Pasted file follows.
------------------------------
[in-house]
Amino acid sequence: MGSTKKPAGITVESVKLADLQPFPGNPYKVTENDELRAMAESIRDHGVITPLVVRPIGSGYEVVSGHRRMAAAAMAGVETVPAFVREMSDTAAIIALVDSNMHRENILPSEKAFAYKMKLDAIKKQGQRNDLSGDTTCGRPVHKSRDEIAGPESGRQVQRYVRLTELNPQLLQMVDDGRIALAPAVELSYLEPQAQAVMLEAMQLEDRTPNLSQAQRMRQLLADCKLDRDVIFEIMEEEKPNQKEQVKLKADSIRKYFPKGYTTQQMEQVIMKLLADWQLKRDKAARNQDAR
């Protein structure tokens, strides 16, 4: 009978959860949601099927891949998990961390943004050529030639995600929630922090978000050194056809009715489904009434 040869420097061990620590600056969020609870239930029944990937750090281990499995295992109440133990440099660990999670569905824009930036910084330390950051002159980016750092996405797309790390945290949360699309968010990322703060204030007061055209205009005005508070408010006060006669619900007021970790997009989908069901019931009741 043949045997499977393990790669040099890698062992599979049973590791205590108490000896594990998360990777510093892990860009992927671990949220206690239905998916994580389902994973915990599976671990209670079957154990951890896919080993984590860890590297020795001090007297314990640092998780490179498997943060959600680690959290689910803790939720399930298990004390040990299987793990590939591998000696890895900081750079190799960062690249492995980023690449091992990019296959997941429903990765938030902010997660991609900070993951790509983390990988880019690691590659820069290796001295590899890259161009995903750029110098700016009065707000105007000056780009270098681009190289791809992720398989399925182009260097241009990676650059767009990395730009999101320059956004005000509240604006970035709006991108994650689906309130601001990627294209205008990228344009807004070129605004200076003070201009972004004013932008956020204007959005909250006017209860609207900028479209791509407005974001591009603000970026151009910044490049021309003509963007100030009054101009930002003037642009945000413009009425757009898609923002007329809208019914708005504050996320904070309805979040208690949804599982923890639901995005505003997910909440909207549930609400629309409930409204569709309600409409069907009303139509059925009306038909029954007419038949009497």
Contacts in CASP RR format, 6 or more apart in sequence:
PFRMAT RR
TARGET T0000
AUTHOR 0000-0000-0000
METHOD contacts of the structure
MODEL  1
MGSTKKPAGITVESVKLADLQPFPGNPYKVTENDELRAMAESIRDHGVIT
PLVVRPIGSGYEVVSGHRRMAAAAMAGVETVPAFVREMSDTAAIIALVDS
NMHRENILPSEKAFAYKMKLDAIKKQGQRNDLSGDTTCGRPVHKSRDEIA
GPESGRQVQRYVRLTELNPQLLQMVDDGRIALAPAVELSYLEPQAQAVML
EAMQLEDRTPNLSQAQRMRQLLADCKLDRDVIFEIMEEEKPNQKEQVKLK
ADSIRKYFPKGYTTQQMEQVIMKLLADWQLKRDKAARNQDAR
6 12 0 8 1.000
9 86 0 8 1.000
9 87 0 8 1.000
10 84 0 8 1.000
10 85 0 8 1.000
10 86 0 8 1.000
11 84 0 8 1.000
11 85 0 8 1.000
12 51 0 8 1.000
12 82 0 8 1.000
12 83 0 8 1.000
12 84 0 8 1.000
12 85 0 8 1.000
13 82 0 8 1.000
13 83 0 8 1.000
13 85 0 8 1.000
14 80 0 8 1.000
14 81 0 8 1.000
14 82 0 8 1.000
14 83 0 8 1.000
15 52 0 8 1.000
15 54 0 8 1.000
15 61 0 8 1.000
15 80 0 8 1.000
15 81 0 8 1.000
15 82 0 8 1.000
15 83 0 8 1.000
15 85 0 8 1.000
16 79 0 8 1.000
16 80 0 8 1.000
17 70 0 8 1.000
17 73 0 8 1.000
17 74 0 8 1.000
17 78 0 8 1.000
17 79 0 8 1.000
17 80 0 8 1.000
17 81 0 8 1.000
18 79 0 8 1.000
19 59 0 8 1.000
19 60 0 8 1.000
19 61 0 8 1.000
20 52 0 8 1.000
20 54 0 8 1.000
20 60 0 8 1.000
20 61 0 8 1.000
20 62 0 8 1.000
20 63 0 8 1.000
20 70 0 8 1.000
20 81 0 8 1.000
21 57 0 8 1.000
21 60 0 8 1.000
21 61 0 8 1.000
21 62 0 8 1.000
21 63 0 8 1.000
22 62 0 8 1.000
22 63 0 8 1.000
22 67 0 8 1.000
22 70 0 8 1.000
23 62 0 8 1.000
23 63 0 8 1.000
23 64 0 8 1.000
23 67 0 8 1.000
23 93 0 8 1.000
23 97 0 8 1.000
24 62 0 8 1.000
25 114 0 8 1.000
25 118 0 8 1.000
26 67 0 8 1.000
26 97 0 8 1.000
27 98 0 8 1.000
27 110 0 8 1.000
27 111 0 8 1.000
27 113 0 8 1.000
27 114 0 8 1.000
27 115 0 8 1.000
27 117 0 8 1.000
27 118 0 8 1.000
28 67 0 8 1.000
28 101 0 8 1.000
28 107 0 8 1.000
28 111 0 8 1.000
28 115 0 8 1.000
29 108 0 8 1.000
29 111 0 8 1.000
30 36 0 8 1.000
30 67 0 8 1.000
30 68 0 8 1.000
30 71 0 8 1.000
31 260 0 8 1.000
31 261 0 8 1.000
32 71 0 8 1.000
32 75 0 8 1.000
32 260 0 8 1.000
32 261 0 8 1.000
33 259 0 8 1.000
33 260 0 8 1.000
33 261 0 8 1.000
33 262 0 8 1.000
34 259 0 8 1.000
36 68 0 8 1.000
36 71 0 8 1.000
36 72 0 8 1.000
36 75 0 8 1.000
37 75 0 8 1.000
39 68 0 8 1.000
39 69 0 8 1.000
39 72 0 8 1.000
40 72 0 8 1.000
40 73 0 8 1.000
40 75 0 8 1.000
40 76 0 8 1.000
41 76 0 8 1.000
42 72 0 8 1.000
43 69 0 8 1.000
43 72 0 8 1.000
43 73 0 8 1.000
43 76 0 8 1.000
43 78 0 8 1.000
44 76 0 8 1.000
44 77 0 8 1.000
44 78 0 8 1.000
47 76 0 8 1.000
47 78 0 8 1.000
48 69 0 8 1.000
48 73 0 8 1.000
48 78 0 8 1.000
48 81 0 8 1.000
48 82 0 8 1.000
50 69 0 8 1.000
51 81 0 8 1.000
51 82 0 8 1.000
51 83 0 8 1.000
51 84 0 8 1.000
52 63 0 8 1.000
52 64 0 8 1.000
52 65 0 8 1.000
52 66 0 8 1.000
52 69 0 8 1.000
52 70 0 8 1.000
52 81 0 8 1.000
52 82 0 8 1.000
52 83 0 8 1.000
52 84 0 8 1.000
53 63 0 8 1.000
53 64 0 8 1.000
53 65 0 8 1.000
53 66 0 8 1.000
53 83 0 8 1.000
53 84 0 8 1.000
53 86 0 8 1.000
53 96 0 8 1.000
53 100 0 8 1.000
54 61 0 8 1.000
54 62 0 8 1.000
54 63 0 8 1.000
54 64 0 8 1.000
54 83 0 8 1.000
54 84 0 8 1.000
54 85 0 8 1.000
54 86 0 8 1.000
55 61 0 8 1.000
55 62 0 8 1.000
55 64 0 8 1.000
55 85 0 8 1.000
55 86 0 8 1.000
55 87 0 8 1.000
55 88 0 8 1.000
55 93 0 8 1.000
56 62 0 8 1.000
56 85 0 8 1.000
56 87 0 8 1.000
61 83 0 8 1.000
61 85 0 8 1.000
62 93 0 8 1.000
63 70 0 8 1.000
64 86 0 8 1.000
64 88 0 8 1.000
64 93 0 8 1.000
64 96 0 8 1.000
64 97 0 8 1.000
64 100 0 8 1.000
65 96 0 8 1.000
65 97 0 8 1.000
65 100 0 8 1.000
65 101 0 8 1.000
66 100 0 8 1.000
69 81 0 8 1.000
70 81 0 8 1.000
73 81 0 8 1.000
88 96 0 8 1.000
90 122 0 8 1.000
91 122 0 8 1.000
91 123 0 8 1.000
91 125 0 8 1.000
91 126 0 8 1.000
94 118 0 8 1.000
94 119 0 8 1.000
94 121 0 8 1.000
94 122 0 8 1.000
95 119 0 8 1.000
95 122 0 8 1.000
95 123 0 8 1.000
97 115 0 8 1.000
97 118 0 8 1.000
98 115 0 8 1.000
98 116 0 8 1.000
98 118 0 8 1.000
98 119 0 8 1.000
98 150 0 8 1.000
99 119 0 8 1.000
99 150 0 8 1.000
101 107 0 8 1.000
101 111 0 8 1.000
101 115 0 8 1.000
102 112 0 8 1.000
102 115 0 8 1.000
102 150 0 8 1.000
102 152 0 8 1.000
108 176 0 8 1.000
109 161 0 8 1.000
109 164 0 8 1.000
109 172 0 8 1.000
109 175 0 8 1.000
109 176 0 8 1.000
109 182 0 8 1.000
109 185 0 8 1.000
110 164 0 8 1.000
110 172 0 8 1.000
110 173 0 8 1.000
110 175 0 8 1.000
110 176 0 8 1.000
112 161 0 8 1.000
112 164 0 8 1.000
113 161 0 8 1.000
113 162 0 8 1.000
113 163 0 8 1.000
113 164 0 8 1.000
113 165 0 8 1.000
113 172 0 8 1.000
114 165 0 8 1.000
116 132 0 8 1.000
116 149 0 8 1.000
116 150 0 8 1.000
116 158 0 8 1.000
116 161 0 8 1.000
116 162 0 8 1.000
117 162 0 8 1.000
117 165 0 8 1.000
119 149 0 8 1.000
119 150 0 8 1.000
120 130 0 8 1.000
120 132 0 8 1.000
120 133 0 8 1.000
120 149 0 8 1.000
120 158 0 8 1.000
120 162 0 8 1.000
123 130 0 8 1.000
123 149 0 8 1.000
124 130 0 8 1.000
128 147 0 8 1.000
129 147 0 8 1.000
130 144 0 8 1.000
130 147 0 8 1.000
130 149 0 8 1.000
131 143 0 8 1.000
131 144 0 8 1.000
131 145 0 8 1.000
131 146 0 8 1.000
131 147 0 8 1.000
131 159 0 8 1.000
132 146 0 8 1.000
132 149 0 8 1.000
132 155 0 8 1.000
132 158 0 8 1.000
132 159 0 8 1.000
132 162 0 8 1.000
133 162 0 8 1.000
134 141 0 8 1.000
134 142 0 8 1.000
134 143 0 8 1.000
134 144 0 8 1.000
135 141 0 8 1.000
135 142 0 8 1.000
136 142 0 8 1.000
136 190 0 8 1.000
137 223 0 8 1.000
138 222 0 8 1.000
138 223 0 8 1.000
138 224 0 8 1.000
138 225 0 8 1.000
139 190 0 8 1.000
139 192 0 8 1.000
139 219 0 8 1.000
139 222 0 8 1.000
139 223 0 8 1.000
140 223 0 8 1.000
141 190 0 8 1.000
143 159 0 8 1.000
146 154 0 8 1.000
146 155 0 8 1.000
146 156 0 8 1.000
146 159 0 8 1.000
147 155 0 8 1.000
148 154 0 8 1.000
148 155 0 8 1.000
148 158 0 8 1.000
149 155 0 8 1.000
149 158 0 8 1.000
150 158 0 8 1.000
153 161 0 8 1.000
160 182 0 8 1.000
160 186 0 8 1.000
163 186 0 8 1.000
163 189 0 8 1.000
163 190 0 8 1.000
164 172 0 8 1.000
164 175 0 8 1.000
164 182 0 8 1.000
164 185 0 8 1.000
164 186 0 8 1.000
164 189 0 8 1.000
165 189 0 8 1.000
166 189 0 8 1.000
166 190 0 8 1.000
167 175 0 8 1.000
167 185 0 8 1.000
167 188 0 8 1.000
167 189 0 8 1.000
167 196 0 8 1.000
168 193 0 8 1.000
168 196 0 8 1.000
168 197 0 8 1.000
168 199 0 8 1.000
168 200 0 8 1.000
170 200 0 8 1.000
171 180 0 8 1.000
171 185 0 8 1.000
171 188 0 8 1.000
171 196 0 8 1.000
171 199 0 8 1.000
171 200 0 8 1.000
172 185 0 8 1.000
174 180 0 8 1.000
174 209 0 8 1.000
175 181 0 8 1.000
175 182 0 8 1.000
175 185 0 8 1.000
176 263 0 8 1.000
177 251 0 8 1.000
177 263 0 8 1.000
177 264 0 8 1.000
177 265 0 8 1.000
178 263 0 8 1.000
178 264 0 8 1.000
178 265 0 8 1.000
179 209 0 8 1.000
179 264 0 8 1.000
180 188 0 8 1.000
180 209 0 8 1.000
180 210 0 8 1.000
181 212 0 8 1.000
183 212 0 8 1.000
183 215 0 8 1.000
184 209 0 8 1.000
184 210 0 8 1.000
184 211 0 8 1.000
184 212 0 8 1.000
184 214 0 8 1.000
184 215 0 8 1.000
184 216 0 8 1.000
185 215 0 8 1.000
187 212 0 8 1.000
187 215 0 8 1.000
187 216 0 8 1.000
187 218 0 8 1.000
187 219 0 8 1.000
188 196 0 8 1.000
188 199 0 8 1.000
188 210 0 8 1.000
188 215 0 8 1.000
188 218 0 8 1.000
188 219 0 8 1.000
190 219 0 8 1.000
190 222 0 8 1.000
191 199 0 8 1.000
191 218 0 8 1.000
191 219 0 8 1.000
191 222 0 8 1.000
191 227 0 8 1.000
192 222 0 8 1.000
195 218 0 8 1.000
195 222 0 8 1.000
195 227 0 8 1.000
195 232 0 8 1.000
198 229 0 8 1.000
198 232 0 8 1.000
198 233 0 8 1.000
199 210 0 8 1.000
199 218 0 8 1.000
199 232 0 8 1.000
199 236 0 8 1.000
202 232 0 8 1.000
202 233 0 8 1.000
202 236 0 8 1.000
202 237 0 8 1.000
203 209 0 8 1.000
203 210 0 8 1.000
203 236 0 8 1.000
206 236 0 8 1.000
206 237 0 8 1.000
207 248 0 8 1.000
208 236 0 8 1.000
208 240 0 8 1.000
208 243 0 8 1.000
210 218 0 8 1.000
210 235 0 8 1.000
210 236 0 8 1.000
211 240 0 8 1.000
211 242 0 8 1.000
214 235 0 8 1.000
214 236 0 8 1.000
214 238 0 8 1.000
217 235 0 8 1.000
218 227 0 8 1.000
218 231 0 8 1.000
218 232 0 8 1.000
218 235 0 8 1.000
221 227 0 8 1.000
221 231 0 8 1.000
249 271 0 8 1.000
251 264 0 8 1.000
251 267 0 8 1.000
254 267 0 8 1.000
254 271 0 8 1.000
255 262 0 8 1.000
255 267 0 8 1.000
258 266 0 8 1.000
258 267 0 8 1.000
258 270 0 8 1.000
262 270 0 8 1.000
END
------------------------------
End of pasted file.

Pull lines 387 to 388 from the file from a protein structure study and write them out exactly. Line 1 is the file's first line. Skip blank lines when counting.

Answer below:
187 212 0 8 1.000
187 215 0 8 1.000